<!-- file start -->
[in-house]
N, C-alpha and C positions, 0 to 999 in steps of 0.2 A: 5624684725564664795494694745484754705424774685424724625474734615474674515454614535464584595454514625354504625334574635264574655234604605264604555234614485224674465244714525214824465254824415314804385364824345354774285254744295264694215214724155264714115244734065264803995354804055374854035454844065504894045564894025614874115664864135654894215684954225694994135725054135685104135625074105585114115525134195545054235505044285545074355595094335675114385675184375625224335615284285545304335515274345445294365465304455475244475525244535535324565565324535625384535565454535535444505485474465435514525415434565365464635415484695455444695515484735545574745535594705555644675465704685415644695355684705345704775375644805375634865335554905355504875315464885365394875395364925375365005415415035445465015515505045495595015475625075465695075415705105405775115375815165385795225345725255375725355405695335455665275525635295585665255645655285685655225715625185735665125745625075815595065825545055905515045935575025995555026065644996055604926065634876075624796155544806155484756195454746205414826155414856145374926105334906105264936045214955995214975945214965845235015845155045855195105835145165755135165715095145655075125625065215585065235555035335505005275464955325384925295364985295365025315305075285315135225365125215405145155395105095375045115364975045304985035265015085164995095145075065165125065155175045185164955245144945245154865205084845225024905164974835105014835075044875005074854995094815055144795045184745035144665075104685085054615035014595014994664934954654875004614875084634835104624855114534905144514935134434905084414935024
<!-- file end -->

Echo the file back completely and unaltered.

[in-house]
N, C-alpha and C positions, 0 to 999 in steps of 0.2 A: 5624684725564664795494694745484754705424774685424724625474734615474674515454614535464584595454514625354504625334574635264574655234604605264604555234614485224674465244714525214824465254824415314804385364824345354774285254744295264694215214724155264714115244734065264803995354804055374854035454844065504894045564894025614874115664864135654894215684954225694994135725054135685104135625074105585114115525134195545054235505044285545074355595094335675114385675184375625224335615284285545304335515274345445294365465304455475244475525244535535324565565324535625384535565454535535444505485474465435514525415434565365464635415484695455444695515484735545574745535594705555644675465704685415644695355684705345704775375644805375634865335554905355504875315464885365394875395364925375365005415415035445465015515505045495595015475625075465695075415705105405775115375815165385795225345725255375725355405695335455665275525635295585665255645655285685655225715625185735665125745625075815595065825545055905515045935575025995555026065644996055604926065634876075624796155544806155484756195454746205414826155414856145374926105334906105264936045214955995214975945214965845235015845155045855195105835145165755135165715095145655075125625065215585065235555035335505005275464955325384925295364985295365025315305075285315135225365125215405145155395105095375045115364975045304985035265015085164995095145075065165125065155175045185164955245144945245154865205084845225024905164974835105014835075044875005074854995094815055144795045184745035144665075104685085054615035014595014994664934954654875004614875084634835104624855114534905144514935134434905084414935024